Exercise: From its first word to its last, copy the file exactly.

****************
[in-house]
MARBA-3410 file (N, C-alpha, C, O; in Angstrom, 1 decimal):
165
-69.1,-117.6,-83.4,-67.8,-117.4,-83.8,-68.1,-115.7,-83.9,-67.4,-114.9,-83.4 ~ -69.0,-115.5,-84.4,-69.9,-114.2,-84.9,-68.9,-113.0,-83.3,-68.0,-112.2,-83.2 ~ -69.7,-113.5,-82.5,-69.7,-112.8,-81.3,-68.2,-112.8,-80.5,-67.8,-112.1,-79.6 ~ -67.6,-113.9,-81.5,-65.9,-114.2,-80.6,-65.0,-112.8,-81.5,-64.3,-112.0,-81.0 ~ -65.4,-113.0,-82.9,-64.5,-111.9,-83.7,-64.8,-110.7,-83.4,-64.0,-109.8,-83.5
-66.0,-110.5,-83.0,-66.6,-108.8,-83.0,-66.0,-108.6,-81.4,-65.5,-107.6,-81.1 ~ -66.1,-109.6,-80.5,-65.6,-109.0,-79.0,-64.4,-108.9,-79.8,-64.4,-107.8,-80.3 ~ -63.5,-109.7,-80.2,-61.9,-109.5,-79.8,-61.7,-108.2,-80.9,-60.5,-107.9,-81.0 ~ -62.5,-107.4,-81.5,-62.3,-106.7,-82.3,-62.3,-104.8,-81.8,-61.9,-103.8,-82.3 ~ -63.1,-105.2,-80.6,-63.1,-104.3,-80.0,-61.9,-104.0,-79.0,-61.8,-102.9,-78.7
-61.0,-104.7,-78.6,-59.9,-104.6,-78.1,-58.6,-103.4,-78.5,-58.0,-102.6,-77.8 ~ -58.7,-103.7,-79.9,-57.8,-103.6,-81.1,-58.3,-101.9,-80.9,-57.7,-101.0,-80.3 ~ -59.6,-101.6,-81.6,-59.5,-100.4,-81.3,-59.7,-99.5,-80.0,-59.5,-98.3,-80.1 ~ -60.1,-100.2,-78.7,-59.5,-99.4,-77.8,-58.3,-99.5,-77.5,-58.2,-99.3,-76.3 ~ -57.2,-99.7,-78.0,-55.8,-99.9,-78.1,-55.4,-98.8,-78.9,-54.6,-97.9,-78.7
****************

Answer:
[in-house]
MARBA-3410 file (N, C-alpha, C, O; in Angstrom, 1 decimal):
165
-69.1,-117.6,-83.4,-67.8,-117.4,-83.8,-68.1,-115.7,-83.9,-67.4,-114.9,-83.4 ~ -69.0,-115.5,-84.4,-69.9,-114.2,-84.9,-68.9,-113.0,-83.3,-68.0,-112.2,-83.2 ~ -69.7,-113.5,-82.5,-69.7,-112.8,-81.3,-68.2,-112.8,-80.5,-67.8,-112.1,-79.6 ~ -67.6,-113.9,-81.5,-65.9,-114.2,-80.6,-65.0,-112.8,-81.5,-64.3,-112.0,-81.0 ~ -65.4,-113.0,-82.9,-64.5,-111.9,-83.7,-64.8,-110.7,-83.4,-64.0,-109.8,-83.5
-66.0,-110.5,-83.0,-66.6,-108.8,-83.0,-66.0,-108.6,-81.4,-65.5,-107.6,-81.1 ~ -66.1,-109.6,-80.5,-65.6,-109.0,-79.0,-64.4,-108.9,-79.8,-64.4,-107.8,-80.3 ~ -63.5,-109.7,-80.2,-61.9,-109.5,-79.8,-61.7,-108.2,-80.9,-60.5,-107.9,-81.0 ~ -62.5,-107.4,-81.5,-62.3,-106.7,-82.3,-62.3,-104.8,-81.8,-61.9,-103.8,-82.3 ~ -63.1,-105.2,-80.6,-63.1,-104.3,-80.0,-61.9,-104.0,-79.0,-61.8,-102.9,-78.7
-61.0,-104.7,-78.6,-59.9,-104.6,-78.1,-58.6,-103.4,-78.5,-58.0,-102.6,-77.8 ~ -58.7,-103.7,-79.9,-57.8,-103.6,-81.1,-58.3,-101.9,-80.9,-57.7,-101.0,-80.3 ~ -59.6,-101.6,-81.6,-59.5,-100.4,-81.3,-59.7,-99.5,-80.0,-59.5,-98.3,-80.1 ~ -60.1,-100.2,-78.7,-59.5,-99.4,-77.8,-58.3,-99.5,-77.5,-58.2,-99.3,-76.3 ~ -57.2,-99.7,-78.0,-55.8,-99.9,-78.1,-55.4,-98.8,-78.9,-54.6,-97.9,-78.7